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Wellington's quake-prone buildings should be publicly listed so people know their status, United Future leader Peter Dunne says.
The MP who represents the capital's Ohariu electorate said today the public had a fundamental right to know about the buildings they worked in or frequently used.
"I do not think people will behave in a knee-jerk way with this information," he said.
"Officials need to trust the people here, but it can't think of a compelling reason for the public not being told."
Mr Dunne said the commercial imperative for property owners to protect the value of their investment was not a good enough reason to withhold information, and if it was published it would give them an extra push to get earthquake strengthening work done quickly.
"Right now we need an open and transparent approach to the reality of the issues that we could all face at any time," he said.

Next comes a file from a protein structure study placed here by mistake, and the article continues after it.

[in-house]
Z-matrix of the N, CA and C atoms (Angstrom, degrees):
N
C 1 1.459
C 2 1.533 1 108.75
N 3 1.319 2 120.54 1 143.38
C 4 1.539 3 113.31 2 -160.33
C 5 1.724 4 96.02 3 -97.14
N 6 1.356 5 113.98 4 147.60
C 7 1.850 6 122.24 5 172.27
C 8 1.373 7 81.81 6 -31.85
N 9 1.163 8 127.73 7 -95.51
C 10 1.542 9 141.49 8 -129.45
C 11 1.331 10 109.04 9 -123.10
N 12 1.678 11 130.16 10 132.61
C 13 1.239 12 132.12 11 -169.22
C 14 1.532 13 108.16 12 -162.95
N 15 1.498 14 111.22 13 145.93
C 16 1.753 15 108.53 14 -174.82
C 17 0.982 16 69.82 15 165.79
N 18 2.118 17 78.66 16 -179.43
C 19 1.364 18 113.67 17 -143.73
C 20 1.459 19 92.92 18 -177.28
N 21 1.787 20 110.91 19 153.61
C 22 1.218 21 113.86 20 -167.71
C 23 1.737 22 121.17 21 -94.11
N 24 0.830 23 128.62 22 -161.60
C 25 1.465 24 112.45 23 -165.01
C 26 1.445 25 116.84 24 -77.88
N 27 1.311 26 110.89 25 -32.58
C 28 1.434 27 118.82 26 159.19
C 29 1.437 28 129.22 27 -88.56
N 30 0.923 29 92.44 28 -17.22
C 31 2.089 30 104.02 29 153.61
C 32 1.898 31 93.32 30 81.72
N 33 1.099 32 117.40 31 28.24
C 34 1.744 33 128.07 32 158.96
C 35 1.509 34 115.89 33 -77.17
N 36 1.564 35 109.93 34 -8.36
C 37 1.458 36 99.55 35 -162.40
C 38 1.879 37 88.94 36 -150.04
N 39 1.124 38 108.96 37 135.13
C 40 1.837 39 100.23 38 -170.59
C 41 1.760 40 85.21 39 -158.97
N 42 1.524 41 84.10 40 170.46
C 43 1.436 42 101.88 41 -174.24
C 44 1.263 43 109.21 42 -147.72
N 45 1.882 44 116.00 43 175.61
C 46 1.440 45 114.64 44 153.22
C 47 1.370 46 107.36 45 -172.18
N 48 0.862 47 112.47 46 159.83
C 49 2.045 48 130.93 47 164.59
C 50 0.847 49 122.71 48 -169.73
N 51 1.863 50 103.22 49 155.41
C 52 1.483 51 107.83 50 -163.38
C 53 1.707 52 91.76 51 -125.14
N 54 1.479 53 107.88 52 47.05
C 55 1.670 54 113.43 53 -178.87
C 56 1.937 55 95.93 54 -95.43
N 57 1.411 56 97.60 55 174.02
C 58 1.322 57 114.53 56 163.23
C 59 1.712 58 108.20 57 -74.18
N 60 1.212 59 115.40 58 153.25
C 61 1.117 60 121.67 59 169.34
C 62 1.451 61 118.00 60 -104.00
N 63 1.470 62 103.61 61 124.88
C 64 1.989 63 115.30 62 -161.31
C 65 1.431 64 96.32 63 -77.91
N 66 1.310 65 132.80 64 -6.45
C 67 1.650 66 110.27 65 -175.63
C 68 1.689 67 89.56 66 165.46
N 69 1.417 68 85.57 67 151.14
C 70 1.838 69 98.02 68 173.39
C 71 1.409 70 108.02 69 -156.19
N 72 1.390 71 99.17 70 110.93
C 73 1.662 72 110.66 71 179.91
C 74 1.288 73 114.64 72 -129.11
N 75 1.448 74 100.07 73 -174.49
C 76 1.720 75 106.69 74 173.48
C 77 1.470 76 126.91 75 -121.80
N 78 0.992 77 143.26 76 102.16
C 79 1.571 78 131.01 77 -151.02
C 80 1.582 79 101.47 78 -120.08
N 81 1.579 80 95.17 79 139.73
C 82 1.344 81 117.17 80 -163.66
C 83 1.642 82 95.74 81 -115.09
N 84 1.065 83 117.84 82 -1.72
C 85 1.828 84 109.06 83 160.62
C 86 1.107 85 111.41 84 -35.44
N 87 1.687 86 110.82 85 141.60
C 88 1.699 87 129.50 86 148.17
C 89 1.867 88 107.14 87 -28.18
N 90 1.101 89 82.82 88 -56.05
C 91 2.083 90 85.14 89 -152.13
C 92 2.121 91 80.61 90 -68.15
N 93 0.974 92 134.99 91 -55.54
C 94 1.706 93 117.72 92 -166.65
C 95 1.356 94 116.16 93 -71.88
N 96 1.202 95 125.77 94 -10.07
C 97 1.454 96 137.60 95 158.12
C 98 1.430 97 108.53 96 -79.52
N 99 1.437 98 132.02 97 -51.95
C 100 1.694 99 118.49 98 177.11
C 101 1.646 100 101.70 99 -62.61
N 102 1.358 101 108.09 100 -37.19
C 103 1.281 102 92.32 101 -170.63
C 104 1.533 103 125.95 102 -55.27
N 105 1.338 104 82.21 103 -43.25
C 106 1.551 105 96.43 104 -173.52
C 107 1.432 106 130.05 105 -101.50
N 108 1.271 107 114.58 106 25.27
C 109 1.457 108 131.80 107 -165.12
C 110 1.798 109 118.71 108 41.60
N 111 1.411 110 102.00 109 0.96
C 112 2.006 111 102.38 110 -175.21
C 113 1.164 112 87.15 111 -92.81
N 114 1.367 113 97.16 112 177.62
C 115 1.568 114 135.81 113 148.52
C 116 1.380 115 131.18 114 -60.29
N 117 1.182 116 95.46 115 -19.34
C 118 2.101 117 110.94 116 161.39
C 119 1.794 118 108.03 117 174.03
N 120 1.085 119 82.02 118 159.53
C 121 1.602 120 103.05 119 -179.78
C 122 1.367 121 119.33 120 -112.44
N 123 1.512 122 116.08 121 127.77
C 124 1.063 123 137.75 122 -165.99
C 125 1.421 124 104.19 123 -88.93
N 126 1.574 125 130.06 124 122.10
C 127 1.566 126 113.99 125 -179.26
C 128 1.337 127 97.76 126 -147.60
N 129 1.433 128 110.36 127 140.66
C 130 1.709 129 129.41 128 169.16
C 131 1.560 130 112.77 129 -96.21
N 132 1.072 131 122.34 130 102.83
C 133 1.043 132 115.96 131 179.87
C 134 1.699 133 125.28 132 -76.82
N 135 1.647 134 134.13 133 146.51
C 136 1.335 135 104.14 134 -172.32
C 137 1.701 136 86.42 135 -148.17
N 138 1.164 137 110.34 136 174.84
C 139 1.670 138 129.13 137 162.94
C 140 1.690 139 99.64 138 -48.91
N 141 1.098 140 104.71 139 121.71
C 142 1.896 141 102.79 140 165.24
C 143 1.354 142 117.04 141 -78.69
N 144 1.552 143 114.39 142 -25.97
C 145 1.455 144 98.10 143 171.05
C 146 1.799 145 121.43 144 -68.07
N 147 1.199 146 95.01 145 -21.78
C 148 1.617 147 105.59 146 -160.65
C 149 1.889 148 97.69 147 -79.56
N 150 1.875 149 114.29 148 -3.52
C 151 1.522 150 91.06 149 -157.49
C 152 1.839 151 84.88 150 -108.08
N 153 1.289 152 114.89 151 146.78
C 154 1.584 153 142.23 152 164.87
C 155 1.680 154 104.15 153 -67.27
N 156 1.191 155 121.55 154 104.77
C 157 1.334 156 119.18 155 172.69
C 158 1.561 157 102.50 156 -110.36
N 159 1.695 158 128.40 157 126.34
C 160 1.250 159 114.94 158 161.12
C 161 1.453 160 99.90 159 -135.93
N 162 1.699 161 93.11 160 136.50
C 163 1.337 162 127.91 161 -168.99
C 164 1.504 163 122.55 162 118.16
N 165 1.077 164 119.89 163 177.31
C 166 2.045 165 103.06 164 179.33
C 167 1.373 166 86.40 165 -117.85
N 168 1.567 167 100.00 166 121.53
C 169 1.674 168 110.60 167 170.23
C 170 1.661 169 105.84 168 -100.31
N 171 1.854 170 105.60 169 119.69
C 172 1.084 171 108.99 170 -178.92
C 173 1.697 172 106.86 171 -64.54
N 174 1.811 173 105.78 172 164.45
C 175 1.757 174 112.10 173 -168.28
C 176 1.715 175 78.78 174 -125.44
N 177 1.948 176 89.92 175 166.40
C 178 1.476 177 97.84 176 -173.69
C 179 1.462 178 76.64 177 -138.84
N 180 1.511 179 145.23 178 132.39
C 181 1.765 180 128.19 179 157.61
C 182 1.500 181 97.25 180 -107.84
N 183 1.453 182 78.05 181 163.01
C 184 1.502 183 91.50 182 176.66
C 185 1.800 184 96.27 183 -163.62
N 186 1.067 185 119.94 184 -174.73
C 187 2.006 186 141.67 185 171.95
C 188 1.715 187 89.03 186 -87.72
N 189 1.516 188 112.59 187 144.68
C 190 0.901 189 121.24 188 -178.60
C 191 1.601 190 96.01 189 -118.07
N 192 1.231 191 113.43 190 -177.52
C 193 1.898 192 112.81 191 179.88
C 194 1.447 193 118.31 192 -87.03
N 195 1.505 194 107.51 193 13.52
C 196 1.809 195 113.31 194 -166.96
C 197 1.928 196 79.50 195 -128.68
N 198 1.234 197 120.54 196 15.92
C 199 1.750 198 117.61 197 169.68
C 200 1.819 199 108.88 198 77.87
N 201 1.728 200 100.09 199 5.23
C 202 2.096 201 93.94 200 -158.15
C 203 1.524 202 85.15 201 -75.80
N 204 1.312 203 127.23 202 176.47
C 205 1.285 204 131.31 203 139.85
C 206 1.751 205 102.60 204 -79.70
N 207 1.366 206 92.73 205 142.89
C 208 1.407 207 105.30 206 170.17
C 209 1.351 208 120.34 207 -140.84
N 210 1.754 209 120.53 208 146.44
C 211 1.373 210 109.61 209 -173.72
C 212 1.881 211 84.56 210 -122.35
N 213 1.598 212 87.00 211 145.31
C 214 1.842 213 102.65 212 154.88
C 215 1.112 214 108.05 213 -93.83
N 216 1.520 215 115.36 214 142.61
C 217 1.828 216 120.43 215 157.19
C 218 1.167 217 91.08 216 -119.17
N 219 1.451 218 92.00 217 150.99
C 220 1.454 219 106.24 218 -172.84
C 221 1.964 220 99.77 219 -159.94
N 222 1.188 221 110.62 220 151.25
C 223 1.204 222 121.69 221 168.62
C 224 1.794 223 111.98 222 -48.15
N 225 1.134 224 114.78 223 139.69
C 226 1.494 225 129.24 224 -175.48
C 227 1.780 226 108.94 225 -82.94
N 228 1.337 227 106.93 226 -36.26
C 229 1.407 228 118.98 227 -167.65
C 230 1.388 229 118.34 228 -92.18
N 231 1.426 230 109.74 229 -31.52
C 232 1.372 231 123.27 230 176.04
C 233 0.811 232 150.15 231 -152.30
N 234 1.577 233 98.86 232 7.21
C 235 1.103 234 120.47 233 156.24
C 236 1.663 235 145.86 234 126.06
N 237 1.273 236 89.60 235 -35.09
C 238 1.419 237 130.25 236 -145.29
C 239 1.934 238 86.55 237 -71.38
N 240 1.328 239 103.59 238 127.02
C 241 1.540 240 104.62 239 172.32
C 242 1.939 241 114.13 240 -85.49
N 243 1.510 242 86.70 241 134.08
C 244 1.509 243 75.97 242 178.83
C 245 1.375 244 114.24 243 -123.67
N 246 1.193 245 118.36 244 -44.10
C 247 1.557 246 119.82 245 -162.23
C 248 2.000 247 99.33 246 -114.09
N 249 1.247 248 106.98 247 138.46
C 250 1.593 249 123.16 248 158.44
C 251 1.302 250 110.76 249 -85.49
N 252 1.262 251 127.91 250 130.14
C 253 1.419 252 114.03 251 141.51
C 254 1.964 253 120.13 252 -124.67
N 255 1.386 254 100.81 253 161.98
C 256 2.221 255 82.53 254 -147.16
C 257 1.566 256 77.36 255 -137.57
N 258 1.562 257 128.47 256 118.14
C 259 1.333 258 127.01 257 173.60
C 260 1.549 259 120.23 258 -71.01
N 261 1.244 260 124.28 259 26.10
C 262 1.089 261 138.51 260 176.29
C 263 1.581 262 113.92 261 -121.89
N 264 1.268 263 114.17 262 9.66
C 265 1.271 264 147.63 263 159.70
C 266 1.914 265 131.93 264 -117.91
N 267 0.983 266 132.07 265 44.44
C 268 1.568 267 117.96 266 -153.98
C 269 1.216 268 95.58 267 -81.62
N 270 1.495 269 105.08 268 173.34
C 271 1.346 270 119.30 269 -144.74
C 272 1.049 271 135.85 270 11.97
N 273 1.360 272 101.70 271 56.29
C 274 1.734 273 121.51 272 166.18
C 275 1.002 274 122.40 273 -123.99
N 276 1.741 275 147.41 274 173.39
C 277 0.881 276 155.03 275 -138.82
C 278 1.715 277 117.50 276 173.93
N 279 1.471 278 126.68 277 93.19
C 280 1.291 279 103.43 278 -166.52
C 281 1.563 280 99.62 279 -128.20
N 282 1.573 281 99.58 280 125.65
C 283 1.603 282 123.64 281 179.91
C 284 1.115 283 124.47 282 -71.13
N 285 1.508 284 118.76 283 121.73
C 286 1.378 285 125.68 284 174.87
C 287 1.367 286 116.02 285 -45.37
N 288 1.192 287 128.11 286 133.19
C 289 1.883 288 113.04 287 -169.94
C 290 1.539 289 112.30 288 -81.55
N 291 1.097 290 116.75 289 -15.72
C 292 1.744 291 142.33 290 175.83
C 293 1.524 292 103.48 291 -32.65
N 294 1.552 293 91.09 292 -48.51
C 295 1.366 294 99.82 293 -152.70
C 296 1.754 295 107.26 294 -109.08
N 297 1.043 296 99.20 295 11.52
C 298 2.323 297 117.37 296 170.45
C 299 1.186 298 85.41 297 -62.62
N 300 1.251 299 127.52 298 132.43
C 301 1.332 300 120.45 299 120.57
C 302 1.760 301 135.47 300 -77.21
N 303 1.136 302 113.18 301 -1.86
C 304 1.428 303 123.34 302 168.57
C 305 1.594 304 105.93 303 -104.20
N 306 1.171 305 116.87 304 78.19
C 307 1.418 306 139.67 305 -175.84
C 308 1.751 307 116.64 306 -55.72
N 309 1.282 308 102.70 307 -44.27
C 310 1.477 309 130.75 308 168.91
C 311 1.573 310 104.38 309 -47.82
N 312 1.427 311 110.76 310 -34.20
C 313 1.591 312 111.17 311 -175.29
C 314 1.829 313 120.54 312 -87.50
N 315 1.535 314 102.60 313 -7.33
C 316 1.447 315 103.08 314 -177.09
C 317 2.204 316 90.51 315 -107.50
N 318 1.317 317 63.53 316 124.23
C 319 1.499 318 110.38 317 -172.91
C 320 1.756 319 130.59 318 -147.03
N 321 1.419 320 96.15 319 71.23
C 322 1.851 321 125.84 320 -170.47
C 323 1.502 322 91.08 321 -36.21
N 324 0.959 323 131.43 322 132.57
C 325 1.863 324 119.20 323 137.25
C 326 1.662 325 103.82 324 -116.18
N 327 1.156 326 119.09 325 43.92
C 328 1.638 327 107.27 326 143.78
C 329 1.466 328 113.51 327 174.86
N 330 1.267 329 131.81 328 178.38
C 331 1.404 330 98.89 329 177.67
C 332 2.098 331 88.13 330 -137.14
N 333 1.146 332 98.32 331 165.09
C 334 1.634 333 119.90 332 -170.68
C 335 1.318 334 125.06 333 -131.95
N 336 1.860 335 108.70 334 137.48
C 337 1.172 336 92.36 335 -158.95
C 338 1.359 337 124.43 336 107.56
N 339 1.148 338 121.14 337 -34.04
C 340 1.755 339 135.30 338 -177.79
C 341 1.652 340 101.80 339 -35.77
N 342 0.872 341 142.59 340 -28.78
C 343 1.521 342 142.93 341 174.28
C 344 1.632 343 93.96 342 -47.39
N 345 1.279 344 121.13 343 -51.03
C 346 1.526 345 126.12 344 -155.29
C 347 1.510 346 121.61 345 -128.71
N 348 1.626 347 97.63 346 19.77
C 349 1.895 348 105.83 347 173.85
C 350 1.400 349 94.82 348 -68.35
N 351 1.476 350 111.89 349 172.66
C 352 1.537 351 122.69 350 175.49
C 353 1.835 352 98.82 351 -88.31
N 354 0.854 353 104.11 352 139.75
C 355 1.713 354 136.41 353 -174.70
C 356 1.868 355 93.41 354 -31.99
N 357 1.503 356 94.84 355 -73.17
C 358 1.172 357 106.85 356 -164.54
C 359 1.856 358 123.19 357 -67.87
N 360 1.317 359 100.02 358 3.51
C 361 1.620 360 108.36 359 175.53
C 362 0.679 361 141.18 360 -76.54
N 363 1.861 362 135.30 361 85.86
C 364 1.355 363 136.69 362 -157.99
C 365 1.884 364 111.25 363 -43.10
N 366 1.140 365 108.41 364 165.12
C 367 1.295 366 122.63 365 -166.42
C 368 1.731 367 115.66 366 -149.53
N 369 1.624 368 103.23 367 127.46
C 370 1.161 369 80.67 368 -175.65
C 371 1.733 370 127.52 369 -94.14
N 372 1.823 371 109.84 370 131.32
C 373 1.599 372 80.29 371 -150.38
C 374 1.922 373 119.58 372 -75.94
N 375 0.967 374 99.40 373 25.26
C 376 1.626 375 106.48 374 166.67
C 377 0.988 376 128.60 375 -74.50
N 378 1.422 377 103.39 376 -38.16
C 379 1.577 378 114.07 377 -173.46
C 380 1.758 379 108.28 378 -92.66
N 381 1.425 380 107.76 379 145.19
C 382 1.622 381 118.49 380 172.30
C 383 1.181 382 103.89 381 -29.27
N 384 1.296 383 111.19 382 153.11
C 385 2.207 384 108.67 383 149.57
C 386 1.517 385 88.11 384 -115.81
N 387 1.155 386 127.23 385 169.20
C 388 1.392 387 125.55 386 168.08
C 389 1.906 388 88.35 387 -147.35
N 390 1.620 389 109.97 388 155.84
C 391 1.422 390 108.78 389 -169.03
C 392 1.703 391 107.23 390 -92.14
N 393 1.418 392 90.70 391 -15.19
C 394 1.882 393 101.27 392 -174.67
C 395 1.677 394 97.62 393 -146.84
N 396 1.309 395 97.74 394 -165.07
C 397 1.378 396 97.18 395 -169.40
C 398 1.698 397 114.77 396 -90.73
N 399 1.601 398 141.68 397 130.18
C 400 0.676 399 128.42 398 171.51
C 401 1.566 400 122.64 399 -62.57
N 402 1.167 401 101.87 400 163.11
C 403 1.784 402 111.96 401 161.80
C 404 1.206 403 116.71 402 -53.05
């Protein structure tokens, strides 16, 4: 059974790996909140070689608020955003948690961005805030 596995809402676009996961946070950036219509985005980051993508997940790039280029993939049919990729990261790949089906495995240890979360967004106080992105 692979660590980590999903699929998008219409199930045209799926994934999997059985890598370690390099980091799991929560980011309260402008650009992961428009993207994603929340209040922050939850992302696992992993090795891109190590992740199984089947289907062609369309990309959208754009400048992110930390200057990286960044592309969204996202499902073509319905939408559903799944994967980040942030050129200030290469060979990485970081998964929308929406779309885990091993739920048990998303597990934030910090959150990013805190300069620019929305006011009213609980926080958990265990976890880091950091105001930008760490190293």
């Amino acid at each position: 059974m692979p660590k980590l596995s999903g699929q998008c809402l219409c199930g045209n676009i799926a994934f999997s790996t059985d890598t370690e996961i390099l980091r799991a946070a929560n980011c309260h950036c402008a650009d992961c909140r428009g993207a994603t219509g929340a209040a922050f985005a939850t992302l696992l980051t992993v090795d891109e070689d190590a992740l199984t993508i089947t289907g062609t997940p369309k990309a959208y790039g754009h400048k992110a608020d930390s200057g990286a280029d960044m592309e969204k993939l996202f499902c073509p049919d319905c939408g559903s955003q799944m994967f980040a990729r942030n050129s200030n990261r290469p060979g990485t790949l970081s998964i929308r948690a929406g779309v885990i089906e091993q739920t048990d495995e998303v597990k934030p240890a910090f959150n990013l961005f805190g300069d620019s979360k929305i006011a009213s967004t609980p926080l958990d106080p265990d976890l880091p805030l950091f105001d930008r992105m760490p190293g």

"If the capital has buildings that potentially could perform like the Pyne Gould and CTV buildings in Christchurch in a worst case scenario, then there is a right to know and individuals have the right to make decisions that might be as simple as not using those buildings."
Wellington City Council engineers are assessing buildings in an area-by-area basis and once a building has been assessed the owners are advised whether it is earthquake-prone. The information is included in the property's land or project information memoranda, which are available to the public for a fee.
The council is not assessing buildings built after 1976.